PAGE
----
Lyford, William

, a pious clergyman of the seventeenth century, was born about 1598, at Peysmere, near Newbury in Berkshire, of which place his father was rector. In 16 14 he became a commoner of Magdalen hall, Oxford, and a demy of Magdalen college in 1617. In 1622 he took his degree of M. A. and was then chosen a fellow. In 1631 he was admitted to the reading of the sentences, and, having taken orders, was presented to the living of Shirburne, in Dorsetshire, by John Earl of Bristol. Here, says Wood, “he was very much resorted to for his edifying and practical way of preaching;” and appears indeed to have deserved the affections of his flock, by the most constant diligence in discharging the duties of his office. He divided his day into the following portions: nine hours for study, three for visits and conferences with his parishioners, three for prayers and devotion, two for his affairs, and the rest for his refreshment. He divided likewise his estate into three parts, one for the use of his family, one for a reserve in case of future wants, and one for pious uses. His parish he divided into twentyeight parts, to be visited in twenty-eight days every month, “leaving,” says one of his biographers, “knowledge where he found ignorance, justice where he found oppression, peace where he found contention, and order where he found irregularity.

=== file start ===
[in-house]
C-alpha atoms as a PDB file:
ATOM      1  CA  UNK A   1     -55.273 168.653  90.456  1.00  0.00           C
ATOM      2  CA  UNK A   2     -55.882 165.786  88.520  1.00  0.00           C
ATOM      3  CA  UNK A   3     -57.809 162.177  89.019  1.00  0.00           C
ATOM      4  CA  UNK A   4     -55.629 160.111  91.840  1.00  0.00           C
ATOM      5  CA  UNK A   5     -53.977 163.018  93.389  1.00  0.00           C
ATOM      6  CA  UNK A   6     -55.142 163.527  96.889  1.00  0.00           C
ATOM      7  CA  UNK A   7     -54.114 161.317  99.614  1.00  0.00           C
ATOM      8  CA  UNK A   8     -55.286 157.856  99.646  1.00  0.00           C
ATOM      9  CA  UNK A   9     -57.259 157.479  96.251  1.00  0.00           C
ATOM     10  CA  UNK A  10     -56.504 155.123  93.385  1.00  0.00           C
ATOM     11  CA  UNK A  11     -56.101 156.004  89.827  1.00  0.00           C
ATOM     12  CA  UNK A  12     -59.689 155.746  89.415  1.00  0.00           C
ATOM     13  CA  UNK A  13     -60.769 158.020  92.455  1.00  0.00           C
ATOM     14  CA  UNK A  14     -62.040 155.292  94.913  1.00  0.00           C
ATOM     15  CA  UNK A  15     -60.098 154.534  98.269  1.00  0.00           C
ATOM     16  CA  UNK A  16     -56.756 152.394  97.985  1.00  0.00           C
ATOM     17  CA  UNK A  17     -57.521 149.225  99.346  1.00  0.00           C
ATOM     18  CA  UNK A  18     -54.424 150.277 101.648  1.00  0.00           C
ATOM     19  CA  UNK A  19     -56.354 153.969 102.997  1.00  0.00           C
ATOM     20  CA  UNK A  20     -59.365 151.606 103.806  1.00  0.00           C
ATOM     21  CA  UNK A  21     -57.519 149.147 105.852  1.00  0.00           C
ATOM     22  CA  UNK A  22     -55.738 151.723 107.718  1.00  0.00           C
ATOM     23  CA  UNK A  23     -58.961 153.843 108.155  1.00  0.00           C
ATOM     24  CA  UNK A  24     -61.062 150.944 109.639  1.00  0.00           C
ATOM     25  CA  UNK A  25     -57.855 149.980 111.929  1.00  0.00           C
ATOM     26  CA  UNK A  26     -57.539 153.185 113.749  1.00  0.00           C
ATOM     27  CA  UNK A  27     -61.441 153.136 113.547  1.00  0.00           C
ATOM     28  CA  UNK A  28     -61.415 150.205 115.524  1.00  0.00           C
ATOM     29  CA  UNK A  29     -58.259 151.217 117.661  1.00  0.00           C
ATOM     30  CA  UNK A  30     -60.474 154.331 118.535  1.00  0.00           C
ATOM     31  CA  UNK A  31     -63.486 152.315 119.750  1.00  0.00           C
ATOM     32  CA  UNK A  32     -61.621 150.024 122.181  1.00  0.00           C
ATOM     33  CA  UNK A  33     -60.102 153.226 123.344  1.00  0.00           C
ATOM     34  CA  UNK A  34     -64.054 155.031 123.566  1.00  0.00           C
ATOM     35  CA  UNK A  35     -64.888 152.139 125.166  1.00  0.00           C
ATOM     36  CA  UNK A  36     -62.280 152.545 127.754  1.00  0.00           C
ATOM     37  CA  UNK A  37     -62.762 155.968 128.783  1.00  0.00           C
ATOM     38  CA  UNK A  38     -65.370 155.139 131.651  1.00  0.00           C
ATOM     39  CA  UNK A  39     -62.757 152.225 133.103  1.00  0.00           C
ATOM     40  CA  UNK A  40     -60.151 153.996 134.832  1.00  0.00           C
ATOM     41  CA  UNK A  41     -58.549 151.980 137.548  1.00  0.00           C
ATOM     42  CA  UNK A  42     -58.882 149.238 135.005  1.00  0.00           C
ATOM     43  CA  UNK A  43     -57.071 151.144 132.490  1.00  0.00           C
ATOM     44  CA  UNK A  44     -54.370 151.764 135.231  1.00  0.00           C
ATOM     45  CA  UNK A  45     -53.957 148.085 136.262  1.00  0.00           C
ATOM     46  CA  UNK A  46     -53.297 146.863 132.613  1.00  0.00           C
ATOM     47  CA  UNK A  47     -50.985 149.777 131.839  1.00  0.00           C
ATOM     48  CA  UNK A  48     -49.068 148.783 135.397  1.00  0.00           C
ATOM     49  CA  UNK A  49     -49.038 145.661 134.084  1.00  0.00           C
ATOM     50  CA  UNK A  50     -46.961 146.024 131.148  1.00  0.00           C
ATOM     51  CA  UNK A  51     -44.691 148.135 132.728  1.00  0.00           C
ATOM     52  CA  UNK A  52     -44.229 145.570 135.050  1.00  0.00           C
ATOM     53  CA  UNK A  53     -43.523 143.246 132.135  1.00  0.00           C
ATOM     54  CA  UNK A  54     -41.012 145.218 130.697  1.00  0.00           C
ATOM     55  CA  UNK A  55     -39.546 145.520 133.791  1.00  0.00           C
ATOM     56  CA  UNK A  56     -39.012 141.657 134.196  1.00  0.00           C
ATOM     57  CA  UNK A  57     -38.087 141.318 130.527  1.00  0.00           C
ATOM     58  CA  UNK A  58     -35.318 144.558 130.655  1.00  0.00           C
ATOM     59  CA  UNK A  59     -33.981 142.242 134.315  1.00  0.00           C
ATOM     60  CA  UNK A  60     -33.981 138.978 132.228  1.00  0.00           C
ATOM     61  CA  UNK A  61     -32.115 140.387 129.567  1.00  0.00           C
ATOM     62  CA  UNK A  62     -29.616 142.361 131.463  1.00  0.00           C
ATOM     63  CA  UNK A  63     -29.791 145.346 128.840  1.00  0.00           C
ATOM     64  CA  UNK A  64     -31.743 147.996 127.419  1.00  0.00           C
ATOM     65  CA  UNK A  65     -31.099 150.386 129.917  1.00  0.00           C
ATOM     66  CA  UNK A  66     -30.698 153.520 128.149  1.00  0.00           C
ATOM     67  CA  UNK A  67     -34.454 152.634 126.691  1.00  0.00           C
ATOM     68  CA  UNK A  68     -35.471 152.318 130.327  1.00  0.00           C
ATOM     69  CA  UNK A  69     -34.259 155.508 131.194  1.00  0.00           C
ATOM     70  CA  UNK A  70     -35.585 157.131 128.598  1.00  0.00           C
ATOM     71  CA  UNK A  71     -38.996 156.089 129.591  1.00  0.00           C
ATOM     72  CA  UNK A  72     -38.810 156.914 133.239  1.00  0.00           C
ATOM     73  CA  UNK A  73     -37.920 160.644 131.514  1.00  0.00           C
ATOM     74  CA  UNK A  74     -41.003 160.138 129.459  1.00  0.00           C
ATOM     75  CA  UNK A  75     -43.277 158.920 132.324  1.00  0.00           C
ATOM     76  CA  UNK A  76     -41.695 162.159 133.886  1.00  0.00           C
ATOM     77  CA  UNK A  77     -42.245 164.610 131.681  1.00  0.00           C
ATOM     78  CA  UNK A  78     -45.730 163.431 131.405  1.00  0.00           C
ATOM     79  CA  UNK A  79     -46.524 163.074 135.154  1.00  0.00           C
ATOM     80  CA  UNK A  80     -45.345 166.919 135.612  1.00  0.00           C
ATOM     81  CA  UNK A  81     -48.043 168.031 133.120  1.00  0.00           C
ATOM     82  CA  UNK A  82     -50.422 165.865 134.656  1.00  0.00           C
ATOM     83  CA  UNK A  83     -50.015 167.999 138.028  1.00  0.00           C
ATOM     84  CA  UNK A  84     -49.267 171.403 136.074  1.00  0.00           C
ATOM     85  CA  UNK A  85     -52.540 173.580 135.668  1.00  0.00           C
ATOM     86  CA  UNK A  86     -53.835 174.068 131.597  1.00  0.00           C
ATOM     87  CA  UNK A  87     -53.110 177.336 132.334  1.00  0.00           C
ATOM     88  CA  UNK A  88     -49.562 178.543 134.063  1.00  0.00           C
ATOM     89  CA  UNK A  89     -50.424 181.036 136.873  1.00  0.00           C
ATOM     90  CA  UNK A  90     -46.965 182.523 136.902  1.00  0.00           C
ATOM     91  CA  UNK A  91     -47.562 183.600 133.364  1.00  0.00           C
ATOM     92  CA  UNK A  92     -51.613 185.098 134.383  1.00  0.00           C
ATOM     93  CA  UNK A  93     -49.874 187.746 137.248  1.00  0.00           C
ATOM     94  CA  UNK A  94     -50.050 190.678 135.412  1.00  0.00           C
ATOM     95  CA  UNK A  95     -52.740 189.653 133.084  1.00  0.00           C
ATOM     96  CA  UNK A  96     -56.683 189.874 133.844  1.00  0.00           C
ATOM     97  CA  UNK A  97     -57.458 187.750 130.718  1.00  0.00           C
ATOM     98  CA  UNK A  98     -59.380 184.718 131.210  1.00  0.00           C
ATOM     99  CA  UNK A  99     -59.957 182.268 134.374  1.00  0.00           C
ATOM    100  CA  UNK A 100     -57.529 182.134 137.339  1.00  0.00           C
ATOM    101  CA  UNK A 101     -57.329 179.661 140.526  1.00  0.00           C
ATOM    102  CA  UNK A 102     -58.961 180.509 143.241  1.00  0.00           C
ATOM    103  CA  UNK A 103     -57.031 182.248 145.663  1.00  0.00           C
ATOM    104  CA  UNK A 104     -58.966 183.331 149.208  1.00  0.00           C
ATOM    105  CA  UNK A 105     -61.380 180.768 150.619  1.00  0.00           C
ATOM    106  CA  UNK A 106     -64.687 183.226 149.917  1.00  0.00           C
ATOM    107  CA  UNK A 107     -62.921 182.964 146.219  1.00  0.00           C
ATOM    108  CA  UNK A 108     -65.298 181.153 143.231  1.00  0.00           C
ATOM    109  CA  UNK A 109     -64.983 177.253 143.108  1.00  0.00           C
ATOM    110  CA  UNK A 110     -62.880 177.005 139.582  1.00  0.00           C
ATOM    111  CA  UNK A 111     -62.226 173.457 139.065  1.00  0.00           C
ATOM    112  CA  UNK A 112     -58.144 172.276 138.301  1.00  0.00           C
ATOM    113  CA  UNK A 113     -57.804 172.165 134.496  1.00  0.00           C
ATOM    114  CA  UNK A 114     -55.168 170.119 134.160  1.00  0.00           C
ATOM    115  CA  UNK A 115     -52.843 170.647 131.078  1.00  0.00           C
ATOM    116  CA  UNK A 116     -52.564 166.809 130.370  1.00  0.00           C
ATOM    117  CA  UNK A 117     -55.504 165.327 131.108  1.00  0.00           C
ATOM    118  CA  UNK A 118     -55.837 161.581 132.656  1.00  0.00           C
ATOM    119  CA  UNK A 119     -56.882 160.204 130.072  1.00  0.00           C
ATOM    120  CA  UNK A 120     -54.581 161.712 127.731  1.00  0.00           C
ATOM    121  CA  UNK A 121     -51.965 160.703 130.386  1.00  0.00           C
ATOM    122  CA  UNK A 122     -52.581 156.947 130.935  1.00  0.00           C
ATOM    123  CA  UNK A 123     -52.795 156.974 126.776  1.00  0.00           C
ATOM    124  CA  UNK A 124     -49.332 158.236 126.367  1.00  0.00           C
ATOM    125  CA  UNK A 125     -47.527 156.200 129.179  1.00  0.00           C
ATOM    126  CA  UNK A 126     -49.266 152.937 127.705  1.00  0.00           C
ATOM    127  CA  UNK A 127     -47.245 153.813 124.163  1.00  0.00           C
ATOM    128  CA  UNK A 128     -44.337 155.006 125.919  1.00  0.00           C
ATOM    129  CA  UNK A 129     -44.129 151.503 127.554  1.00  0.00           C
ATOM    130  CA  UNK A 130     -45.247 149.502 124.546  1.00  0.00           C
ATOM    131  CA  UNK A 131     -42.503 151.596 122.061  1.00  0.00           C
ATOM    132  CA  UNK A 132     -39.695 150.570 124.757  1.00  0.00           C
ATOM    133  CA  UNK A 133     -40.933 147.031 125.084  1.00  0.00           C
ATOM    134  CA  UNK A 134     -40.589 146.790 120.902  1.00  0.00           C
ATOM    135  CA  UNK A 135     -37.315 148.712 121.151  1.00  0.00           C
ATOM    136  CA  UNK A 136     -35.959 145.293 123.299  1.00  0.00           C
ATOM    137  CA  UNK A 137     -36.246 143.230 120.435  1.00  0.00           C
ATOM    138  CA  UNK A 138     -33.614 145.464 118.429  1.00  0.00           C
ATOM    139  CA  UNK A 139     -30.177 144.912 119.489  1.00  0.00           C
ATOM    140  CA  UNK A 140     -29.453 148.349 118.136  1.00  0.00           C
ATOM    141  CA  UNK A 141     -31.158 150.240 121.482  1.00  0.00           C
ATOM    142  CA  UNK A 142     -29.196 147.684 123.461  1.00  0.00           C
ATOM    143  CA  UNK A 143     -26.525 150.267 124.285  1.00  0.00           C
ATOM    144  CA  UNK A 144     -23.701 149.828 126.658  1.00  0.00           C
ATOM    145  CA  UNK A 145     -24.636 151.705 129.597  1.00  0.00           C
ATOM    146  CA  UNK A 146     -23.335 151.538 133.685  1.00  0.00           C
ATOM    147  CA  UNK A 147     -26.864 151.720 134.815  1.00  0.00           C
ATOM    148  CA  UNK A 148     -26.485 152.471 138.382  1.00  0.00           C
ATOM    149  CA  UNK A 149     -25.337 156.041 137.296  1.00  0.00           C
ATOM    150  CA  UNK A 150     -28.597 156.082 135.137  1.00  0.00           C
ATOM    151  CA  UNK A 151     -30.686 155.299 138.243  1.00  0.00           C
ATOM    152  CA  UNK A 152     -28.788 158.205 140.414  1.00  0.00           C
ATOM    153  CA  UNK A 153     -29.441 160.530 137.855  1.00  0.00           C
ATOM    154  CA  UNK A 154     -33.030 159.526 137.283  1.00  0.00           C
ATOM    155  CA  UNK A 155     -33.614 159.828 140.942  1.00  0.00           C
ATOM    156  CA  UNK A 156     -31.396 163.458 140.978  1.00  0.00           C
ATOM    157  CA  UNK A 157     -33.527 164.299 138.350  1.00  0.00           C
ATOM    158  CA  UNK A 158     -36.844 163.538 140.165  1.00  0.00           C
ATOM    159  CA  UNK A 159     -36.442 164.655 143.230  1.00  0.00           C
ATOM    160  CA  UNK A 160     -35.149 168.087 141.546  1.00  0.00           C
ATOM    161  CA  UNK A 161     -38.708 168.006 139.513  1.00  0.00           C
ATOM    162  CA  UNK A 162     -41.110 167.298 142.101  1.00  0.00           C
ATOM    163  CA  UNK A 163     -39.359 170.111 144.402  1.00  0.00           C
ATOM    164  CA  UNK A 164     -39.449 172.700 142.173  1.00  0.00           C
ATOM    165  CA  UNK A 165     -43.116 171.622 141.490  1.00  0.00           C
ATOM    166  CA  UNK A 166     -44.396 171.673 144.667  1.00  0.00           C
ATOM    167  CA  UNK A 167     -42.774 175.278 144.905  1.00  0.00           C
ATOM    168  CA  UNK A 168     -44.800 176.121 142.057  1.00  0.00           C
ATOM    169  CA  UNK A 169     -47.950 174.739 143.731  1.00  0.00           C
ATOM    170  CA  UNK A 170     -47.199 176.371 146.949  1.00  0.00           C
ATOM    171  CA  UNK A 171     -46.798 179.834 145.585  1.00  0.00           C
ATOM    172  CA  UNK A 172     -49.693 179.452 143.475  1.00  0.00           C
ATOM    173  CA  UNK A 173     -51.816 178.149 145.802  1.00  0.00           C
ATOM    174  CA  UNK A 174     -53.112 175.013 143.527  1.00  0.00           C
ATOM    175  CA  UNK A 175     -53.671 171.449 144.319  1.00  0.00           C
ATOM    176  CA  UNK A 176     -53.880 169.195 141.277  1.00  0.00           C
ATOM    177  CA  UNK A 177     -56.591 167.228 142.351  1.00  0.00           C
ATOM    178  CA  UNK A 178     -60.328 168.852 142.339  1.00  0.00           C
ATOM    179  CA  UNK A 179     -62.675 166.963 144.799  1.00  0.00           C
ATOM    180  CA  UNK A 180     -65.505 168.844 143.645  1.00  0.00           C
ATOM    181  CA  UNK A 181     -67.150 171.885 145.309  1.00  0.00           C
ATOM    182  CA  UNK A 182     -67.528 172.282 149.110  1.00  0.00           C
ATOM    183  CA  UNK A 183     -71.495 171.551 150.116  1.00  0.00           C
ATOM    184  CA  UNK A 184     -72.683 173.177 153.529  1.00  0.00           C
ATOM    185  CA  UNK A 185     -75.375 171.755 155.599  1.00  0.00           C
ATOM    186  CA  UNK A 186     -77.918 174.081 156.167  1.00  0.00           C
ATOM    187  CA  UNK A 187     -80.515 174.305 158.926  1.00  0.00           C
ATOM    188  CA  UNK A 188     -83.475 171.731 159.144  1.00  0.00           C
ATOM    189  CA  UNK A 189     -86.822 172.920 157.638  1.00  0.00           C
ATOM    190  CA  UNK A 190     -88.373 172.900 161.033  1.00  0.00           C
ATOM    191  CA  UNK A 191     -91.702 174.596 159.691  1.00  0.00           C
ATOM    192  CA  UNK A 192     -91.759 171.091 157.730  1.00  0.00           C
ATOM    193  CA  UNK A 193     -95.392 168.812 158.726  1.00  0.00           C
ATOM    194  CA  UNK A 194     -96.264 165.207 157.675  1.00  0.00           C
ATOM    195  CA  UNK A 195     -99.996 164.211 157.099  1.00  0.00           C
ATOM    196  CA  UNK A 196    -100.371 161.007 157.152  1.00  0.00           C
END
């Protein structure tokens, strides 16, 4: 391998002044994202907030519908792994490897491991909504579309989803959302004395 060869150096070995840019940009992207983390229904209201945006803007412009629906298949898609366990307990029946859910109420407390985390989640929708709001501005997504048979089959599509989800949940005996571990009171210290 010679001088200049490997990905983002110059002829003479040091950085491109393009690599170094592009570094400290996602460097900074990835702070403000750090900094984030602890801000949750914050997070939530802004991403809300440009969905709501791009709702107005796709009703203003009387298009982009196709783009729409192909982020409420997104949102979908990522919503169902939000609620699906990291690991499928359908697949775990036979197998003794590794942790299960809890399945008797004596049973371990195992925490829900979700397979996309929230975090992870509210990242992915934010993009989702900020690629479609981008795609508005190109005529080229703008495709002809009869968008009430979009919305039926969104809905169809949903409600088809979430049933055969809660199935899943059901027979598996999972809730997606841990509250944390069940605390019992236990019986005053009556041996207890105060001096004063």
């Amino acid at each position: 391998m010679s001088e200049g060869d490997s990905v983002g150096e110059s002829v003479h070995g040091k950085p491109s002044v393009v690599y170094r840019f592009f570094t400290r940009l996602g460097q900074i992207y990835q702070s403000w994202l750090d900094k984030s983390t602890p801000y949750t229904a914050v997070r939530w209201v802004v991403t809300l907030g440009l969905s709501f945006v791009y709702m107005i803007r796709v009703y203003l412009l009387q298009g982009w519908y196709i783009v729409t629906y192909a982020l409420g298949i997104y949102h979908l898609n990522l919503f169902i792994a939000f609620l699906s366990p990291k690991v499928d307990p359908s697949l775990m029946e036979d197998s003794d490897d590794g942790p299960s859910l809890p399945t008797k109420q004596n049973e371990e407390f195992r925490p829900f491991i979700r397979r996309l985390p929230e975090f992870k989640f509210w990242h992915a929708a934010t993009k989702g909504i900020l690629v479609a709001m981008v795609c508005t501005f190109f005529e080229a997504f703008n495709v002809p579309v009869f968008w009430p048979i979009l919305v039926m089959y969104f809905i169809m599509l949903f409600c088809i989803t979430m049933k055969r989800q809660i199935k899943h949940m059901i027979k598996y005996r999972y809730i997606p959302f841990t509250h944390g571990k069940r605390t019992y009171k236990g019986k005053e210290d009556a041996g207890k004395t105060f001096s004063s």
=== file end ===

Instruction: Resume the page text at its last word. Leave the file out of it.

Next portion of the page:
A man of this disposition was not likely to add to the turbulence of the times; and although he is said to have inclined to the presbyterian party, and was chosen one of the assembly of divines, he never sat among them, but remained on his living, employed in preaching, catechizing, &c. until his death, Oct. 3, 1653. Fuller and Wood unite in their praises of Mr, Lyford’s character, and in their | opinion of his writings, which, says Wood, “savour much of piety, zeal, and sincerity, but shew him to have been a zealous Calvinist.” Dr. Walker informs us that “he sufferred much from the faction, both in his name and ministry, and they wondered that so holy a man as he was, should doat so much on kings, bishops, the common prayer, and ceremonies.” He bequeathed the sum of 120l. to Magdalen college “in gratitude for the advantages which he had there enjoyed, and in restitution for a sum of money, which, according to the corrupt custom of those times, he had received for the resignation of his fellowship.

Although he took no active part in the disputes of the nation, he gave his opinion on some subjects arising out of them, respecting toleration, in a work entitled “Cases of conscience propounded in the time of Rebellion,” which bishop Kennet in his “Chronicle” says is written, with plainness, modesty, and impartiality. His other works are, 1. “Principles of Faith and of a good Conscience,” Lond. 1642; Oxford, 1652, 8vo. 2. “An Apology for our public Ministry and infant Baptism,” ibid. 1652, 1653, 4 to. 3. “The plain man’s senses exercised to discern both good and evil; or a discovery of the errors, heresies, and blasphemies of these times,” ibid. 1655, 4to, with some other pious tracts. 1

1 Ath. Ox. vol. II. Fuller’s Worthies. Lloyd’s Memoirs, fol.p. 607. Walker’s Sufferings of the Clergy.